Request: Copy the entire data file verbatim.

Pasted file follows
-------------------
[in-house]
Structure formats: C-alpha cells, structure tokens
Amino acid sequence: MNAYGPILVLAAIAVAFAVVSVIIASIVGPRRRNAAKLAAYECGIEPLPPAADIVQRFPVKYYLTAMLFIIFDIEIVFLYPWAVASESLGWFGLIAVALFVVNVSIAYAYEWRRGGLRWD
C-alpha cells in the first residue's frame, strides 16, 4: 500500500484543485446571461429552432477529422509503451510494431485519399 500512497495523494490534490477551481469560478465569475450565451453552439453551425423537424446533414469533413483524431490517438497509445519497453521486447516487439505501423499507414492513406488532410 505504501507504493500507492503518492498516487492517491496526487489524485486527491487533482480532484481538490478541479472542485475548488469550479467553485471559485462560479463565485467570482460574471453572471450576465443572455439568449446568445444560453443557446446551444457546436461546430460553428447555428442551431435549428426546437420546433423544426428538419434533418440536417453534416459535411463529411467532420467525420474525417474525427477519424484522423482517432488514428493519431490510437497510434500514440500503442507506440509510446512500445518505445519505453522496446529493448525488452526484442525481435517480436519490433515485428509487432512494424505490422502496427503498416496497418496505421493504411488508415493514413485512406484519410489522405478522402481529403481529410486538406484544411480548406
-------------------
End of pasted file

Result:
[in-house]
Structure formats: C-alpha cells, structure tokens
Amino acid sequence: MNAYGPILVLAAIAVAFAVVSVIIASIVGPRRRNAAKLAAYECGIEPLPPAADIVQRFPVKYYLTAMLFIIFDIEIVFLYPWAVASESLGWFGLIAVALFVVNVSIAYAYEWRRGGLRWD
C-alpha cells in the first residue's frame, strides 16, 4: 500500500484543485446571461429552432477529422509503451510494431485519399 500512497495523494490534490477551481469560478465569475450565451453552439453551425423537424446533414469533413483524431490517438497509445519497453521486447516487439505501423499507414492513406488532410 505504501507504493500507492503518492498516487492517491496526487489524485486527491487533482480532484481538490478541479472542485475548488469550479467553485471559485462560479463565485467570482460574471453572471450576465443572455439568449446568445444560453443557446446551444457546436461546430460553428447555428442551431435549428426546437420546433423544426428538419434533418440536417453534416459535411463529411467532420467525420474525417474525427477519424484522423482517432488514428493519431490510437497510434500514440500503442507506440509510446512500445518505445519505453522496446529493448525488452526484442525481435517480436519490433515485428509487432512494424505490422502496427503498416496497418496505421493504411488508415493514413485512406484519410489522405478522402481529403481529410486538406484544411480548406